Metgasco has contracted Terrex Pty Ltd to complete a seismic survey within its licensed exploration area, PEL 16, west of Lismore.
The company, which also holds PELs 426 and 13 (426 covers much of the Clarence Valley), expects to carry out the survey in the second half of November.
In an ASX (Australian Securities Exchange) media release, Metgasco says the NSW Government has approved the work following a review of environmental factors.
“The additional [16 kilometres of] seismic [acquisition] is expected to provide increased confidence … before testing the prospect [area] with the planned Rosella well [at Bentley],” the release states.
“The purpose of the program is to provide more definition of the northern extent of the Greater Mackellar conventional/tight [sands] gas exploration licence.”
Metgasco’s managing director, Peter Henderson, said the survey would be “very low impact” and “non-invasive”, and that the “program will be run along existing roads and will have minimal impact on the local community or landholders”.
Metgasco plans to announce the contractor and the proposed timing for the Rosella drilling program in the next few weeks.
Anti gas activists and Lismore’s mayor, Jenny Dowell, have vowed to continue opposing the seismic survey and the Rosella drilling.
Mayor Dowell was quoted in another newspaper: “Our community is not just going to let this happen.
“It seems to me like a very foolish move but I think there [are] motivations there that go beyond the need for seismic testing.
“In the meantime council’s attitude is no.”
A Gasfield Free Northern Rivers media release states that the “plans for seismic acquisition at Rock Valley and … drilling at Bentley have been met with renewed determination and commitment from the local community”.
“…The government made [Metgasco] an offer to withdraw easily from the Northern Rivers and Minister Roberts has said that they remain willing to negotiate.
“Metgasco should take the money and run.”
METGASCO v NSW GOVERNMENT
May 14, 2014: The NSW Government suspends Metgasco’s right to drill at its Rosella site because the Office of Coal Seam Gas believes the company did not comply with its community consultation obligations.
April 24, 2015: The Supreme Court overturns the suspension of Metgasco’s drilling approval. Nationals, Kevin Hogan and Chris Gulaptis, are quoted by the ABC, urging the government to appeal against the decision.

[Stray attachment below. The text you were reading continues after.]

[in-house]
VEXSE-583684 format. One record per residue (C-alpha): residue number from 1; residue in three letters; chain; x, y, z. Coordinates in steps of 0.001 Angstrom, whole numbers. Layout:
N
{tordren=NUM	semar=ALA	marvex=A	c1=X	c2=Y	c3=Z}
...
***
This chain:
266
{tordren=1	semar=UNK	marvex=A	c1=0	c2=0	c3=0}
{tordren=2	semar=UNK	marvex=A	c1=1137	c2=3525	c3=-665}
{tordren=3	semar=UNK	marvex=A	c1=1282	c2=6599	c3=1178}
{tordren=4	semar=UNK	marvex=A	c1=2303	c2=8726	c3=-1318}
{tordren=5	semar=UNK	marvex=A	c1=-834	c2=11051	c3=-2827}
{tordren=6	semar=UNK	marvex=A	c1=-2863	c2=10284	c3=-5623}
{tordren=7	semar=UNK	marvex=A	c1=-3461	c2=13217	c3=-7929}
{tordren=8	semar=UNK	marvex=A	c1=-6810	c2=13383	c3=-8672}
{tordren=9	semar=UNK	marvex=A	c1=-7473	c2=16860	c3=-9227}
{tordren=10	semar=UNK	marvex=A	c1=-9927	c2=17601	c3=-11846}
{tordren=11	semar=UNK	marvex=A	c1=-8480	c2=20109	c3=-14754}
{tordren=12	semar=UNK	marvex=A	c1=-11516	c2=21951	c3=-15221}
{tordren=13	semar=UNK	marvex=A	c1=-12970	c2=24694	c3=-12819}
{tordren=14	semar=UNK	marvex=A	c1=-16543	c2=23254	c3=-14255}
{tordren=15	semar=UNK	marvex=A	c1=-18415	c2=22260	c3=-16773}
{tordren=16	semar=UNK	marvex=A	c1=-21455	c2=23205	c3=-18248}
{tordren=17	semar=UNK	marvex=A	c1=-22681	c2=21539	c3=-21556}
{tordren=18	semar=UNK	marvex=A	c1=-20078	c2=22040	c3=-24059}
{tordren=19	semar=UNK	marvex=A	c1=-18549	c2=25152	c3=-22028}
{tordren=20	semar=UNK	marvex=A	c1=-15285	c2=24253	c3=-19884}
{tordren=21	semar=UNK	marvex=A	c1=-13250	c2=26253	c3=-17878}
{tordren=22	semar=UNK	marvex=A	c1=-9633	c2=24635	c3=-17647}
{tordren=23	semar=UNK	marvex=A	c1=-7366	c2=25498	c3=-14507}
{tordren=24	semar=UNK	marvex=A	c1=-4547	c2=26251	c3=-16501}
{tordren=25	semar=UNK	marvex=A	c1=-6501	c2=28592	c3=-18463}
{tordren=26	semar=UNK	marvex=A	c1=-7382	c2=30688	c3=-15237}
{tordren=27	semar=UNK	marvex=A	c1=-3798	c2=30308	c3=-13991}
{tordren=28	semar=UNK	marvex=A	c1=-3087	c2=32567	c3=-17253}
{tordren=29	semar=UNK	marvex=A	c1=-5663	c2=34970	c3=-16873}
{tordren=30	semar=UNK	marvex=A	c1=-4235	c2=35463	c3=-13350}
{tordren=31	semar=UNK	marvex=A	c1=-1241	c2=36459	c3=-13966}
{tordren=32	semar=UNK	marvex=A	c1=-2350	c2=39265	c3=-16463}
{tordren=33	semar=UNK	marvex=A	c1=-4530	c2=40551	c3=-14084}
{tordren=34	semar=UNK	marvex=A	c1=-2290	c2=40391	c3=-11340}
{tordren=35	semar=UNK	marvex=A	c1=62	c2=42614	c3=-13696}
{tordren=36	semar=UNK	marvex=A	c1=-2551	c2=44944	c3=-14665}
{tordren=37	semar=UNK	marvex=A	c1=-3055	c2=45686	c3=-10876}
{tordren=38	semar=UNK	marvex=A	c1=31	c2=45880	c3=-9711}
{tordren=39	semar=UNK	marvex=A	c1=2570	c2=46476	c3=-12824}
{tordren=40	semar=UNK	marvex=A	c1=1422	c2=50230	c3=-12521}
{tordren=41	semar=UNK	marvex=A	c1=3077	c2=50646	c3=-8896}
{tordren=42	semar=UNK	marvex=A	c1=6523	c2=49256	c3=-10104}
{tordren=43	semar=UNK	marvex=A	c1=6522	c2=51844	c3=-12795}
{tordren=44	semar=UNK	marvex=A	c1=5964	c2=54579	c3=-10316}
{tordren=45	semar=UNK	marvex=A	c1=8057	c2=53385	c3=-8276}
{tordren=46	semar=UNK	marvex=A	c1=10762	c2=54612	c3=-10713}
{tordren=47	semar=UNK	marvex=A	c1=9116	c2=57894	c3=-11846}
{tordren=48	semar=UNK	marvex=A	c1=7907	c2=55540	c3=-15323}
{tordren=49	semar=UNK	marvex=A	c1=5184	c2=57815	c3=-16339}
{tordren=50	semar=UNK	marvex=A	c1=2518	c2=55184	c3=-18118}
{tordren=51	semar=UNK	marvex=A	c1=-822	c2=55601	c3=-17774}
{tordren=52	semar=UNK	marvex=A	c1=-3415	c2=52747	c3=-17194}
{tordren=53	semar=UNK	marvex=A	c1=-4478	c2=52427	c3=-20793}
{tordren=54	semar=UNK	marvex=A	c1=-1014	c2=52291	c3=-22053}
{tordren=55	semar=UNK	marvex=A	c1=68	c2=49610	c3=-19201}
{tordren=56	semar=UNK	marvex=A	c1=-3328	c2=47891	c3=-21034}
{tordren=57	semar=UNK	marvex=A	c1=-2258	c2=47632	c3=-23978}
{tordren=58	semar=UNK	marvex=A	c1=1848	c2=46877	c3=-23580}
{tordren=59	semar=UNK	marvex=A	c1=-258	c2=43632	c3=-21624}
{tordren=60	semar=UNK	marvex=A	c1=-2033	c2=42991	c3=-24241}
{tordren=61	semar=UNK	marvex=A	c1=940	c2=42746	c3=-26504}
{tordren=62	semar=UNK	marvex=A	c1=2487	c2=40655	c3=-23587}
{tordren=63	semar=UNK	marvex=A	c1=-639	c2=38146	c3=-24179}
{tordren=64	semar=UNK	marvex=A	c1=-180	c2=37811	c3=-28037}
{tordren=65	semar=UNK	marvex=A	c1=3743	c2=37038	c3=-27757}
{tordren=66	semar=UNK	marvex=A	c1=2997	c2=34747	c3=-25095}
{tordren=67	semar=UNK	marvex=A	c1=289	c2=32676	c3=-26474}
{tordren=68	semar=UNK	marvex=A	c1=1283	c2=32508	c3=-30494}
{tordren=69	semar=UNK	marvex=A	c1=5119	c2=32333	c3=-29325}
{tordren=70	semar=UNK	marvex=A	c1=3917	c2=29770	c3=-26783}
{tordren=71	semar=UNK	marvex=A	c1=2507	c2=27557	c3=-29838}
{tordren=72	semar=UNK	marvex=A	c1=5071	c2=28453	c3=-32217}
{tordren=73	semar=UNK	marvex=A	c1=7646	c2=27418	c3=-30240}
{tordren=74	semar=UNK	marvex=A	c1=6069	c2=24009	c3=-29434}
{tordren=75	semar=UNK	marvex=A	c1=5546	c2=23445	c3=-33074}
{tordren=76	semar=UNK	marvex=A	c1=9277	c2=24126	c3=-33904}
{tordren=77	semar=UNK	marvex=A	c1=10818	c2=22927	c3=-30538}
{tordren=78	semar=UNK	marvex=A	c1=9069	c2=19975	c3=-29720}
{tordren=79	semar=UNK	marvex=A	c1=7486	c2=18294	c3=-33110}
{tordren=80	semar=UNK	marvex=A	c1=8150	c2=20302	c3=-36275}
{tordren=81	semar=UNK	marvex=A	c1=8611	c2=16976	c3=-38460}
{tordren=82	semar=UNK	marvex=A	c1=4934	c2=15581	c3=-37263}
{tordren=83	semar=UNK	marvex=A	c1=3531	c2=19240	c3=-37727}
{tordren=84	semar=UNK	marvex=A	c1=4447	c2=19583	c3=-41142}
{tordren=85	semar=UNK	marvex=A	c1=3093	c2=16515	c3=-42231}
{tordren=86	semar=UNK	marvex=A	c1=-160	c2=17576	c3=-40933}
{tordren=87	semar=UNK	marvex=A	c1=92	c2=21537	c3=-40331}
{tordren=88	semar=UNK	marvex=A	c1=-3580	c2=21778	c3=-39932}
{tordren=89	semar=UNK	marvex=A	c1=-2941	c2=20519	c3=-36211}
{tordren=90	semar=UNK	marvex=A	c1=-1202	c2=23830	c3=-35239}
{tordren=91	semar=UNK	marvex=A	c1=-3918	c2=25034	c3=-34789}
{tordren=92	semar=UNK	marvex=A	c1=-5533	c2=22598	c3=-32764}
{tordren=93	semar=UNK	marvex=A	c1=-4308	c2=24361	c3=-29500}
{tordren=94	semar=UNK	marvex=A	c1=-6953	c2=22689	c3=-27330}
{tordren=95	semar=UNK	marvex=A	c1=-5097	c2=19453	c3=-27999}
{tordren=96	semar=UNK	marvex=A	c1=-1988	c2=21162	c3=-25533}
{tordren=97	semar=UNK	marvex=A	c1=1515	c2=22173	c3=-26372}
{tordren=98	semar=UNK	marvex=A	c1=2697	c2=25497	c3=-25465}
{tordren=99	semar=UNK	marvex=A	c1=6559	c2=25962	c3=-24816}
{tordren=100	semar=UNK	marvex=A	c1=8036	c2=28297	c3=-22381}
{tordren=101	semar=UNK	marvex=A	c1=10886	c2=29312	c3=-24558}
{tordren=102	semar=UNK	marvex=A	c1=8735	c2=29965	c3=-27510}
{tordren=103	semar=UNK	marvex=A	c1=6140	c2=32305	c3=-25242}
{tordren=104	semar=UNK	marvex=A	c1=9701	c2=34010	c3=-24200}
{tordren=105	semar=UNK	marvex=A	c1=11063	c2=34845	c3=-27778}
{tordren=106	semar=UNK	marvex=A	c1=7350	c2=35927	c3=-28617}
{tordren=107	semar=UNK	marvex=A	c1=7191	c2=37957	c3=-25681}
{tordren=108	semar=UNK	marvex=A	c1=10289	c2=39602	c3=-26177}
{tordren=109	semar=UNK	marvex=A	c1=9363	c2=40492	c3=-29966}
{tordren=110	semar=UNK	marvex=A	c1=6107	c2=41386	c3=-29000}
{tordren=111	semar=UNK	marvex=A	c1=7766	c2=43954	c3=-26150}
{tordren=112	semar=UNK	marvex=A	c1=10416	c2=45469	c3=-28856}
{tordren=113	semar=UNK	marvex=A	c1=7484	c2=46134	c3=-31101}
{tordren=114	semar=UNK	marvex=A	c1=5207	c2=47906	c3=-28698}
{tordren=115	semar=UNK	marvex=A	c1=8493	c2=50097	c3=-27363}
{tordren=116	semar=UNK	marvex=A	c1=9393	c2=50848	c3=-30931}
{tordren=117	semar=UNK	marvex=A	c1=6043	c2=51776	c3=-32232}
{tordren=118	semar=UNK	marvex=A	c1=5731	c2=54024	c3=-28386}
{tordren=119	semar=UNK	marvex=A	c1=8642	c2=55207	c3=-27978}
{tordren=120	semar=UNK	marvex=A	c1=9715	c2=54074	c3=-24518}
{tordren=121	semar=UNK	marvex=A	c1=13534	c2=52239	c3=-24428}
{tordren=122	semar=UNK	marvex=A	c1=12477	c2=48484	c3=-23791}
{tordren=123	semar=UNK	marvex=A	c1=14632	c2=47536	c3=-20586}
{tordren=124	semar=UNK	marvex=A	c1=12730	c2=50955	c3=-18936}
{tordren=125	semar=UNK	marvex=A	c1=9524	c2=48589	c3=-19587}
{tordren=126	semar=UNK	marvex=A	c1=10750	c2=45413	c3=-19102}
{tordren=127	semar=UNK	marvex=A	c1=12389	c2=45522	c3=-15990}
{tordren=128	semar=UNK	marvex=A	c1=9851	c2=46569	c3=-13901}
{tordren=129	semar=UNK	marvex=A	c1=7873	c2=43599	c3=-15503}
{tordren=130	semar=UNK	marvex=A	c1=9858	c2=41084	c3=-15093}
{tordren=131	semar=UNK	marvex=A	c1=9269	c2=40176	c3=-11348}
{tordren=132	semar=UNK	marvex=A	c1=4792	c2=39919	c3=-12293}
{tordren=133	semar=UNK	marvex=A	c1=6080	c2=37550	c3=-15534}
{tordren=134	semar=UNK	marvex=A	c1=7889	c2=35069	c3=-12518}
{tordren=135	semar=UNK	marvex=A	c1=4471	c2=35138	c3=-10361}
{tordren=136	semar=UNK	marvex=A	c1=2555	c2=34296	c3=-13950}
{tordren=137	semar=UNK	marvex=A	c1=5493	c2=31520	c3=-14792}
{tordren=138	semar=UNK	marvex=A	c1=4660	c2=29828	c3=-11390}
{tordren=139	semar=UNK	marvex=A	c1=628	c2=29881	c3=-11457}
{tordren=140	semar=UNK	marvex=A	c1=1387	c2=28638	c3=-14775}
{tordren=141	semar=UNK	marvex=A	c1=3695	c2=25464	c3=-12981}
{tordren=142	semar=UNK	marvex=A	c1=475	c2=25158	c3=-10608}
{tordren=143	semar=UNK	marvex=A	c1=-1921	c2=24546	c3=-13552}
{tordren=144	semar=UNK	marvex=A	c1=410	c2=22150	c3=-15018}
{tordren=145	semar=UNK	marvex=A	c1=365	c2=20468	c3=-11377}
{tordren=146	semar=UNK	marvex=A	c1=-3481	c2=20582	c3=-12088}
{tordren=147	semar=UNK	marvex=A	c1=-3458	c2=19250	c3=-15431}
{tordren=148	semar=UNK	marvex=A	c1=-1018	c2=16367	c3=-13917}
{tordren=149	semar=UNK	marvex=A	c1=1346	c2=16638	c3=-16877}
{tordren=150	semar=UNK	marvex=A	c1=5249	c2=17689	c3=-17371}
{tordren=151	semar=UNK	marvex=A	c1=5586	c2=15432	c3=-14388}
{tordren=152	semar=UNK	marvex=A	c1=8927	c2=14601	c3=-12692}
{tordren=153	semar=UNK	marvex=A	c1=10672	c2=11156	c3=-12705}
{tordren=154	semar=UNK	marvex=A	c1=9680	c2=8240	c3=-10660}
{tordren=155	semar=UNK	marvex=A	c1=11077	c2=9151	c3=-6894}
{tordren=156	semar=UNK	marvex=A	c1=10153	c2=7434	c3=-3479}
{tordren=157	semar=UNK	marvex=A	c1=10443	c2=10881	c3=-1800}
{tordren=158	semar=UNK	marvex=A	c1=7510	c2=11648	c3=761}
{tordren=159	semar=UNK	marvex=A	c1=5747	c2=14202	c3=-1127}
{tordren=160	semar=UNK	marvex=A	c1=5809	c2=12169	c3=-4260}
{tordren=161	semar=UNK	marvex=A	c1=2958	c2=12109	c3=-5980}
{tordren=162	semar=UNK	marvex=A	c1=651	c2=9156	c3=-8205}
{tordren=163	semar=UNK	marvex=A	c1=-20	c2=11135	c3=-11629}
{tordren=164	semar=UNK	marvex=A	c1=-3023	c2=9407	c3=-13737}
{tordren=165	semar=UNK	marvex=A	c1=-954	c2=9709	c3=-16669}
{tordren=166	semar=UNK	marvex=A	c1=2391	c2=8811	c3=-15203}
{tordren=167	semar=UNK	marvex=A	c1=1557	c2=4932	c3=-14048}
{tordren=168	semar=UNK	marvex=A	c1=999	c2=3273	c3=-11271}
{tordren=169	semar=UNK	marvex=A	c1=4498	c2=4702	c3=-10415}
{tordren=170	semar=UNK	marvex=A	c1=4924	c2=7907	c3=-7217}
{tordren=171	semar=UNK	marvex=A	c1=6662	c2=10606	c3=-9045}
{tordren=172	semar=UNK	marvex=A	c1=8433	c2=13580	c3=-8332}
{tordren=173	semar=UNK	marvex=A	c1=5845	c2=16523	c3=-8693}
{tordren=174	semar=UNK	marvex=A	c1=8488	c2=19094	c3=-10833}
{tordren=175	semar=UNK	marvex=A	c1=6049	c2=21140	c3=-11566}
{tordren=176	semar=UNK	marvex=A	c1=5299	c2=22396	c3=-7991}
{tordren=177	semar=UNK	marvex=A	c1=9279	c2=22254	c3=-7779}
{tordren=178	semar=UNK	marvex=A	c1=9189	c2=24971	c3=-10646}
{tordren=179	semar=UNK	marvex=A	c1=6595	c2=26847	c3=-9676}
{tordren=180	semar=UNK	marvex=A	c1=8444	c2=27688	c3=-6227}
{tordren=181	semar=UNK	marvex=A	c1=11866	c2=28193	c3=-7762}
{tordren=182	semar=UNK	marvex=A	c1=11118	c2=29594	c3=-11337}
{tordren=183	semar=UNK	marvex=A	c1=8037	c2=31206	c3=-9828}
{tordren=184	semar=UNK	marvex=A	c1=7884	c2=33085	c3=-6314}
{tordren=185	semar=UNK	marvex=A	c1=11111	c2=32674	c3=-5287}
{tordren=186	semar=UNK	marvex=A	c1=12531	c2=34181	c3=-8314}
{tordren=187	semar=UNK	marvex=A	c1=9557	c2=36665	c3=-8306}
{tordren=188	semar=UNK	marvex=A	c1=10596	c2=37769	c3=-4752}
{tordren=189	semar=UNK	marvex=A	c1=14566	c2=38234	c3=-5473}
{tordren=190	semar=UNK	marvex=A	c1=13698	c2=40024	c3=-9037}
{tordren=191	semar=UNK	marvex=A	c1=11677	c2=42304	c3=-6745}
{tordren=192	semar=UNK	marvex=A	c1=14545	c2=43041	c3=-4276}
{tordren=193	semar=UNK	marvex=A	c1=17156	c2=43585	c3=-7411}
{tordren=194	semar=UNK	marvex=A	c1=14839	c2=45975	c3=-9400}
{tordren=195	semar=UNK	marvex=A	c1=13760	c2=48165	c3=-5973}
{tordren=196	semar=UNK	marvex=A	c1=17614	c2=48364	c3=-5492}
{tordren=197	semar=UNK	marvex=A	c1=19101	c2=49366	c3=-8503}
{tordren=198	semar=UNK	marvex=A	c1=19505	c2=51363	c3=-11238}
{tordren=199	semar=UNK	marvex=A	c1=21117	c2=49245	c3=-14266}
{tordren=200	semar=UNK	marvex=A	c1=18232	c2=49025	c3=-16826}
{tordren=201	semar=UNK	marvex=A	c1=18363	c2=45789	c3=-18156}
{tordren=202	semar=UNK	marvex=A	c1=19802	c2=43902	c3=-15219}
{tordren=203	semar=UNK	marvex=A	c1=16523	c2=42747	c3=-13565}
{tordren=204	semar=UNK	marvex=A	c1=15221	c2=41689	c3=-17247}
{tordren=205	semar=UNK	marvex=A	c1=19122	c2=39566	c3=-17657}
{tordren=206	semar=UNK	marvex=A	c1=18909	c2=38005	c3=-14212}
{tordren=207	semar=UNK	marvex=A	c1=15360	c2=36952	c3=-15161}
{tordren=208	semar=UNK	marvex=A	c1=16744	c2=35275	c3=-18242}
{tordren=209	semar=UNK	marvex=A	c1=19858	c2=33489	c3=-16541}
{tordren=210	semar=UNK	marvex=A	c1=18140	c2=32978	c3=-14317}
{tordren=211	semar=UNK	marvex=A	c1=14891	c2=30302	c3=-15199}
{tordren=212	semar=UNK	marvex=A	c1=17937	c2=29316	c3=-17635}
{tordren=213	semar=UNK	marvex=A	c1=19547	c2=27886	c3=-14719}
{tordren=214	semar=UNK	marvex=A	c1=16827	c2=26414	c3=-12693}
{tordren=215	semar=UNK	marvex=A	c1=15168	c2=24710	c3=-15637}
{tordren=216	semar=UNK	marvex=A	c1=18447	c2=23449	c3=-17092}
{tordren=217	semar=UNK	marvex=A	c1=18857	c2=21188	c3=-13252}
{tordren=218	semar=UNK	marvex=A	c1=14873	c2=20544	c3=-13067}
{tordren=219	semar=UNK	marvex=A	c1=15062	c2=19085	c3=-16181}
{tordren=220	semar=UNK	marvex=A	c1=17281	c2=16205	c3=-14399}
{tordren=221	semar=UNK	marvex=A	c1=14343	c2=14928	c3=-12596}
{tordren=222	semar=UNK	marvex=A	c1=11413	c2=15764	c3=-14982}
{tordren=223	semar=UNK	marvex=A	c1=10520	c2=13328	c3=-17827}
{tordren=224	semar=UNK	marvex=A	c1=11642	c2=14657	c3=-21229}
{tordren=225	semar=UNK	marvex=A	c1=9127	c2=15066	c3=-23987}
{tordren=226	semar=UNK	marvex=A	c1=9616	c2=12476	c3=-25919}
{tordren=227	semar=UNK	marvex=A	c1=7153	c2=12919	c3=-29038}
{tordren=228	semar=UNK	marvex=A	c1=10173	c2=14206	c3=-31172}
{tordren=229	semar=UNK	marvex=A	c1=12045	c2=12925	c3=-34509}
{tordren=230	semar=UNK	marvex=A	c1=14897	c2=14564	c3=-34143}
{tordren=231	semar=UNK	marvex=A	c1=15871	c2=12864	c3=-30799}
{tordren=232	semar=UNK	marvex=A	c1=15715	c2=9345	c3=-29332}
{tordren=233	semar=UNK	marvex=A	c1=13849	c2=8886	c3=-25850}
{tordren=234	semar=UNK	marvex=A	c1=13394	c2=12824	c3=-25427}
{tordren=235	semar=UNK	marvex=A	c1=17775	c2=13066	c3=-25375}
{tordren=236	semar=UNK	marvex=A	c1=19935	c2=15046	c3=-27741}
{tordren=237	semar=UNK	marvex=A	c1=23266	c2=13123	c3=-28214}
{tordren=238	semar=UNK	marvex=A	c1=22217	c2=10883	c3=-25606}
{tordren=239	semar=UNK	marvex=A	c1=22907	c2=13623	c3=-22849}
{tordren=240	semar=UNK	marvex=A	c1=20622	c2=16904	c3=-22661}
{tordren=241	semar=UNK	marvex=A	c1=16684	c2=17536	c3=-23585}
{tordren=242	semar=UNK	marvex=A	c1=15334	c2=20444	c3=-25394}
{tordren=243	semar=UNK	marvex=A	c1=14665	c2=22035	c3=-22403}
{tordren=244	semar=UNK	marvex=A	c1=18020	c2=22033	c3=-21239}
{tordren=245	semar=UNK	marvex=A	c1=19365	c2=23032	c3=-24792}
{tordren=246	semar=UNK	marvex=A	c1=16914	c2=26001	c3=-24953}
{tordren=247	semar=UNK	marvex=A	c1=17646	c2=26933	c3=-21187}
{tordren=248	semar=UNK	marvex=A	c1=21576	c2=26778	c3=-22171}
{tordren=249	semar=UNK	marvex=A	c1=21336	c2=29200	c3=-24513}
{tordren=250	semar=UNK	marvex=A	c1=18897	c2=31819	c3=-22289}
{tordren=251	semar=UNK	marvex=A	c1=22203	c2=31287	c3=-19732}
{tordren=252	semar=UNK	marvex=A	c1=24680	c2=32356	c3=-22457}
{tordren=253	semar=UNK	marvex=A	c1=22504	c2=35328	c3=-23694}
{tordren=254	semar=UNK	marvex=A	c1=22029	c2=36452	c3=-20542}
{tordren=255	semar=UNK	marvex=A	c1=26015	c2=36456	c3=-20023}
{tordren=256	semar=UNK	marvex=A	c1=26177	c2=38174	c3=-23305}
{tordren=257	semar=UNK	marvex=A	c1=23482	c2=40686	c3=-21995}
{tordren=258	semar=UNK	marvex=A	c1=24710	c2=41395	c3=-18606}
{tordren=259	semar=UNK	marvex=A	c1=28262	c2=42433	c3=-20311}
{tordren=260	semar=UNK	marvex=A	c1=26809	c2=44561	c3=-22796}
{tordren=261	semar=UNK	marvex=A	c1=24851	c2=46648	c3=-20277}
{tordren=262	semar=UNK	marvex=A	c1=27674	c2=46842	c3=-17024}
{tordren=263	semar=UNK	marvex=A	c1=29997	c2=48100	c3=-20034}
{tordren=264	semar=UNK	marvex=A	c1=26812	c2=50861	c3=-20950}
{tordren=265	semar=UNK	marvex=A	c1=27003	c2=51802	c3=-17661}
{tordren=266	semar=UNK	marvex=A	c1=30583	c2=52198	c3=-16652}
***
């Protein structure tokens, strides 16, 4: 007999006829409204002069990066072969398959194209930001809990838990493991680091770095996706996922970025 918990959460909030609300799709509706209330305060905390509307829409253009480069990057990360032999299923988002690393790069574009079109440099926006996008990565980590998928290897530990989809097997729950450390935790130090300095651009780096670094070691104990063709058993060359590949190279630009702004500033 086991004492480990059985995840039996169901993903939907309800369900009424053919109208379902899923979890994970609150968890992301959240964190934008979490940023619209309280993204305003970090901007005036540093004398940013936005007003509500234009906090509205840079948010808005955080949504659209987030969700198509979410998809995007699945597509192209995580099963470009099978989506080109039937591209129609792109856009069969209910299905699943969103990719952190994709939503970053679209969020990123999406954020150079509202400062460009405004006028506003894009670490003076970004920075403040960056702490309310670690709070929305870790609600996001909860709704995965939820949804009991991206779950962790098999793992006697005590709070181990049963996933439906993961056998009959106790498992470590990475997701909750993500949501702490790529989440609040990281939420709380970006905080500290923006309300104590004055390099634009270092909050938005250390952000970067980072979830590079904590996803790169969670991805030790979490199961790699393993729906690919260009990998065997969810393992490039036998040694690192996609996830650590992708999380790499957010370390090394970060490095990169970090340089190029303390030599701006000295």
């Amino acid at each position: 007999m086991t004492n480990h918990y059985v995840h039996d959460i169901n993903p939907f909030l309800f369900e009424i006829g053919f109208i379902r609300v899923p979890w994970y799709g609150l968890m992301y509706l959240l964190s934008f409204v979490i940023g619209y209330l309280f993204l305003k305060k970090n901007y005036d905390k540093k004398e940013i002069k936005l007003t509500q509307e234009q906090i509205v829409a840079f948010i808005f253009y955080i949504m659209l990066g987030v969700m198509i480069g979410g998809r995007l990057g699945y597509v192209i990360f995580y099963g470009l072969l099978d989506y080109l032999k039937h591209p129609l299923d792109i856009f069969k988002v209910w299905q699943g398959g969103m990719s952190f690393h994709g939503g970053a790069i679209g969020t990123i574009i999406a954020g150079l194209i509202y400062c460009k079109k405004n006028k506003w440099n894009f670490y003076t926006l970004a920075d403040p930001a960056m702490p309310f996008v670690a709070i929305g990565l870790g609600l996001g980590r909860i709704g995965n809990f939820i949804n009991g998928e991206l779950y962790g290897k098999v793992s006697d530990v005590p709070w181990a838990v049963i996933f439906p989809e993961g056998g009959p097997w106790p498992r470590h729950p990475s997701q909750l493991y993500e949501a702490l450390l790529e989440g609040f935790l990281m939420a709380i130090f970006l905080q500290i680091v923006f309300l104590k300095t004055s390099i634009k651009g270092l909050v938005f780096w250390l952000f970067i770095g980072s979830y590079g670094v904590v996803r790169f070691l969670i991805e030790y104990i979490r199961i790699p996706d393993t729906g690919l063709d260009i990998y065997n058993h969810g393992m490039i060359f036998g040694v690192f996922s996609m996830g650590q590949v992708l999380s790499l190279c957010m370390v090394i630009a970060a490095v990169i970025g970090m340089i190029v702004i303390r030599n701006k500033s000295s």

The NSW Government fails to lodge an appeal before the May 22 cut off date.
May 25: Metgasco announces it “would now like to meet with [the] government to discuss the damage caused to Metgasco as a result of the suspension decision and the future of the gas industry in the Clarence electorate”.
September 1: The ABC reports: “Metgasco will go to court to seek tens of millions of dollars in damages from the New South Wales Government relating to the suspension of the company’s 2014 drilling program” and that “Industry, Resources and Energy Minister Anthony Roberts said the government … remained ready to continue negotiations in good faith.”
September 3: Metgasco issues a media release which states: “It was reported in the media yesterday that the government has made a substantial offer to Metgasco.
“Metgasco advises that the government has made a non-binding indicative offer with a value range and associated conditions.
“The directors do not consider this range would be acceptable to shareholders, even at the upper end.”
September 7: Metgasco announces that “on Friday, 4 September, it served a statement of claim on the NSW Government for damages associated with the unlawful suspension of its Rosella drilling program in 2014.
“The matter will be heard in the NSW Supreme Court on dates that are yet to be defined.
“Metgasco has sought compensation without the need for court action, but to date has not been successful in this regard.”
Meanwhile, Clarence MP Chris Gulaptis told the Independent that the NSW Government is “still negotiating with Metgasco; the government’s position hasn’t changed”.
“The government is actively working at buying back licences in the Northern Rivers and is working with Metgasco to achieve that.
“My preferred outcome is that they are able to negotiate a compromise and I think that’s what most people in the Northern Rivers want, as well.”